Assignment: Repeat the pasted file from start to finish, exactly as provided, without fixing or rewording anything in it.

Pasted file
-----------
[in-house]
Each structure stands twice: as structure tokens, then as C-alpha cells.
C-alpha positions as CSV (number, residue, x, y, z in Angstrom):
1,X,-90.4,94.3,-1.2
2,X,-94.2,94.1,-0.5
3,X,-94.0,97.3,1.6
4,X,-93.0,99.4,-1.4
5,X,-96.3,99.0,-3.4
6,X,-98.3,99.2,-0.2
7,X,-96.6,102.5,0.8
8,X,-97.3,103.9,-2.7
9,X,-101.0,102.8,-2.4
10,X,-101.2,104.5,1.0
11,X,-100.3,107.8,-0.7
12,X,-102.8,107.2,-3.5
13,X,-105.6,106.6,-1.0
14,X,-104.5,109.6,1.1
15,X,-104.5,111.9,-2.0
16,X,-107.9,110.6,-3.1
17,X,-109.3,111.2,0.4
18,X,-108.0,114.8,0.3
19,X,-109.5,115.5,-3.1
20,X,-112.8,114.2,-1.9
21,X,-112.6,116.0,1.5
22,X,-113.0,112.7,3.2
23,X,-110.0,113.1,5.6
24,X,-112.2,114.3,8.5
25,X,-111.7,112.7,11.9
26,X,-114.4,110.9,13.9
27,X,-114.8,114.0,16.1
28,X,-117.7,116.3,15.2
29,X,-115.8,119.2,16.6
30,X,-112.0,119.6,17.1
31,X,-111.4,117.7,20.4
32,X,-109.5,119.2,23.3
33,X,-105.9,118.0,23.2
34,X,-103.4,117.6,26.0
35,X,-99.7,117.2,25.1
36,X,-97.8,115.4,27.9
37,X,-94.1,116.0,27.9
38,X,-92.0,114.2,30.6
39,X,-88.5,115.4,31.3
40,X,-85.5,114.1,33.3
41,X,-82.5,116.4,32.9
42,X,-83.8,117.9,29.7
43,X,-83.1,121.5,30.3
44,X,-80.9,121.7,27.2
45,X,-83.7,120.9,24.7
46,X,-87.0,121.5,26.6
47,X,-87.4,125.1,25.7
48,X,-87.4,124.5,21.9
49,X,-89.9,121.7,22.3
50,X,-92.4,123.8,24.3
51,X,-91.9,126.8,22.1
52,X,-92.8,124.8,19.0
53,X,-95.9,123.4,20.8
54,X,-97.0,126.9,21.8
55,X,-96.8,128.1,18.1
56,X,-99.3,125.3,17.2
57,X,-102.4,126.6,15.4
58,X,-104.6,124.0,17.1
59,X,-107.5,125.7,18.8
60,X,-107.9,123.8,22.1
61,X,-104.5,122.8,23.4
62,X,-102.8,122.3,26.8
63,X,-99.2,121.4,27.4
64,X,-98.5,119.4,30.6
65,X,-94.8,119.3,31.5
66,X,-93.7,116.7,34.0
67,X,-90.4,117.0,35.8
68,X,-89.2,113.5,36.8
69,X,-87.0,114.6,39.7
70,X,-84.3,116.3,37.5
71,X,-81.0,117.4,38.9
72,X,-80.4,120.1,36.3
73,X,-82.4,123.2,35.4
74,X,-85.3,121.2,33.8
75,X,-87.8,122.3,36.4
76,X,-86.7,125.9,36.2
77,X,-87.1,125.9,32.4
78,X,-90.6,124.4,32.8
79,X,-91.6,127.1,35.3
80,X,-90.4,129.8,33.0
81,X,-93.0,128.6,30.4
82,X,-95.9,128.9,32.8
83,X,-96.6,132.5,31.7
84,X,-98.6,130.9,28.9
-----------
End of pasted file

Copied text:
[in-house]
Each structure stands twice: as structure tokens, then as C-alpha cells.
C-alpha positions as CSV (number, residue, x, y, z in Angstrom):
1,X,-90.4,94.3,-1.2
2,X,-94.2,94.1,-0.5
3,X,-94.0,97.3,1.6
4,X,-93.0,99.4,-1.4
5,X,-96.3,99.0,-3.4
6,X,-98.3,99.2,-0.2
7,X,-96.6,102.5,0.8
8,X,-97.3,103.9,-2.7
9,X,-101.0,102.8,-2.4
10,X,-101.2,104.5,1.0
11,X,-100.3,107.8,-0.7
12,X,-102.8,107.2,-3.5
13,X,-105.6,106.6,-1.0
14,X,-104.5,109.6,1.1
15,X,-104.5,111.9,-2.0
16,X,-107.9,110.6,-3.1
17,X,-109.3,111.2,0.4
18,X,-108.0,114.8,0.3
19,X,-109.5,115.5,-3.1
20,X,-112.8,114.2,-1.9
21,X,-112.6,116.0,1.5
22,X,-113.0,112.7,3.2
23,X,-110.0,113.1,5.6
24,X,-112.2,114.3,8.5
25,X,-111.7,112.7,11.9
26,X,-114.4,110.9,13.9
27,X,-114.8,114.0,16.1
28,X,-117.7,116.3,15.2
29,X,-115.8,119.2,16.6
30,X,-112.0,119.6,17.1
31,X,-111.4,117.7,20.4
32,X,-109.5,119.2,23.3
33,X,-105.9,118.0,23.2
34,X,-103.4,117.6,26.0
35,X,-99.7,117.2,25.1
36,X,-97.8,115.4,27.9
37,X,-94.1,116.0,27.9
38,X,-92.0,114.2,30.6
39,X,-88.5,115.4,31.3
40,X,-85.5,114.1,33.3
41,X,-82.5,116.4,32.9
42,X,-83.8,117.9,29.7
43,X,-83.1,121.5,30.3
44,X,-80.9,121.7,27.2
45,X,-83.7,120.9,24.7
46,X,-87.0,121.5,26.6
47,X,-87.4,125.1,25.7
48,X,-87.4,124.5,21.9
49,X,-89.9,121.7,22.3
50,X,-92.4,123.8,24.3
51,X,-91.9,126.8,22.1
52,X,-92.8,124.8,19.0
53,X,-95.9,123.4,20.8
54,X,-97.0,126.9,21.8
55,X,-96.8,128.1,18.1
56,X,-99.3,125.3,17.2
57,X,-102.4,126.6,15.4
58,X,-104.6,124.0,17.1
59,X,-107.5,125.7,18.8
60,X,-107.9,123.8,22.1
61,X,-104.5,122.8,23.4
62,X,-102.8,122.3,26.8
63,X,-99.2,121.4,27.4
64,X,-98.5,119.4,30.6
65,X,-94.8,119.3,31.5
66,X,-93.7,116.7,34.0
67,X,-90.4,117.0,35.8
68,X,-89.2,113.5,36.8
69,X,-87.0,114.6,39.7
70,X,-84.3,116.3,37.5
71,X,-81.0,117.4,38.9
72,X,-80.4,120.1,36.3
73,X,-82.4,123.2,35.4
74,X,-85.3,121.2,33.8
75,X,-87.8,122.3,36.4
76,X,-86.7,125.9,36.2
77,X,-87.1,125.9,32.4
78,X,-90.6,124.4,32.8
79,X,-91.6,127.1,35.3
80,X,-90.4,129.8,33.0
81,X,-93.0,128.6,30.4
82,X,-95.9,128.9,32.8
83,X,-96.6,132.5,31.7
84,X,-98.6,130.9,28.9